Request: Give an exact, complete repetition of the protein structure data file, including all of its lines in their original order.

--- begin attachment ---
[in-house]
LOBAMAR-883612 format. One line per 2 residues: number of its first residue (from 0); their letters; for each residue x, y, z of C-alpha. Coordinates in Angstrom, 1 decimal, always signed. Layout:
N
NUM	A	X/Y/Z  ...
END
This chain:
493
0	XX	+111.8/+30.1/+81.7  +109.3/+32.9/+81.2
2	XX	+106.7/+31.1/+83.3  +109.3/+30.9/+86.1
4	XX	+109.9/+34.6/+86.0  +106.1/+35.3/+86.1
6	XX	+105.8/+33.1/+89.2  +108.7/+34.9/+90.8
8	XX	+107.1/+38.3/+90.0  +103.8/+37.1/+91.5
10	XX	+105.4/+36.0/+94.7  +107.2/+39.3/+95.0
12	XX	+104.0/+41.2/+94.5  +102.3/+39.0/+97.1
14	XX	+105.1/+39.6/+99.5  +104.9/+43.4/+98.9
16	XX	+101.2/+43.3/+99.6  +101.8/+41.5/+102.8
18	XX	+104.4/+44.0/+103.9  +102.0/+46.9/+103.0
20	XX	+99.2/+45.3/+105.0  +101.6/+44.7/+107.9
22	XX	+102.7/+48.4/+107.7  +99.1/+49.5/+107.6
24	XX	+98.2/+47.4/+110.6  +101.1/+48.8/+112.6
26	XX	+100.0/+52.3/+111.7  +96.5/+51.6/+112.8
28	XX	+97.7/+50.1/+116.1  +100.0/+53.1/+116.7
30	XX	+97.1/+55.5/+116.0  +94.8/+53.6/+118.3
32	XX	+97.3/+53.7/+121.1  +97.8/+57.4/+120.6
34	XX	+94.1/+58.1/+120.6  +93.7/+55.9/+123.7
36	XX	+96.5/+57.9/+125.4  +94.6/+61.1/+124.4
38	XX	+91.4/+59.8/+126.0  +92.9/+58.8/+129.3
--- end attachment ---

[in-house]
LOBAMAR-883612 format. One line per 2 residues: number of its first residue (from 0); their letters; for each residue x, y, z of C-alpha. Coordinates in Angstrom, 1 decimal, always signed. Layout:
N
NUM	A	X/Y/Z  ...
END
This chain:
493
0	XX	+111.8/+30.1/+81.7  +109.3/+32.9/+81.2
2	XX	+106.7/+31.1/+83.3  +109.3/+30.9/+86.1
4	XX	+109.9/+34.6/+86.0  +106.1/+35.3/+86.1
6	XX	+105.8/+33.1/+89.2  +108.7/+34.9/+90.8
8	XX	+107.1/+38.3/+90.0  +103.8/+37.1/+91.5
10	XX	+105.4/+36.0/+94.7  +107.2/+39.3/+95.0
12	XX	+104.0/+41.2/+94.5  +102.3/+39.0/+97.1
14	XX	+105.1/+39.6/+99.5  +104.9/+43.4/+98.9
16	XX	+101.2/+43.3/+99.6  +101.8/+41.5/+102.8
18	XX	+104.4/+44.0/+103.9  +102.0/+46.9/+103.0
20	XX	+99.2/+45.3/+105.0  +101.6/+44.7/+107.9
22	XX	+102.7/+48.4/+107.7  +99.1/+49.5/+107.6
24	XX	+98.2/+47.4/+110.6  +101.1/+48.8/+112.6
26	XX	+100.0/+52.3/+111.7  +96.5/+51.6/+112.8
28	XX	+97.7/+50.1/+116.1  +100.0/+53.1/+116.7
30	XX	+97.1/+55.5/+116.0  +94.8/+53.6/+118.3
32	XX	+97.3/+53.7/+121.1  +97.8/+57.4/+120.6
34	XX	+94.1/+58.1/+120.6  +93.7/+55.9/+123.7
36	XX	+96.5/+57.9/+125.4  +94.6/+61.1/+124.4
38	XX	+91.4/+59.8/+126.0  +92.9/+58.8/+129.3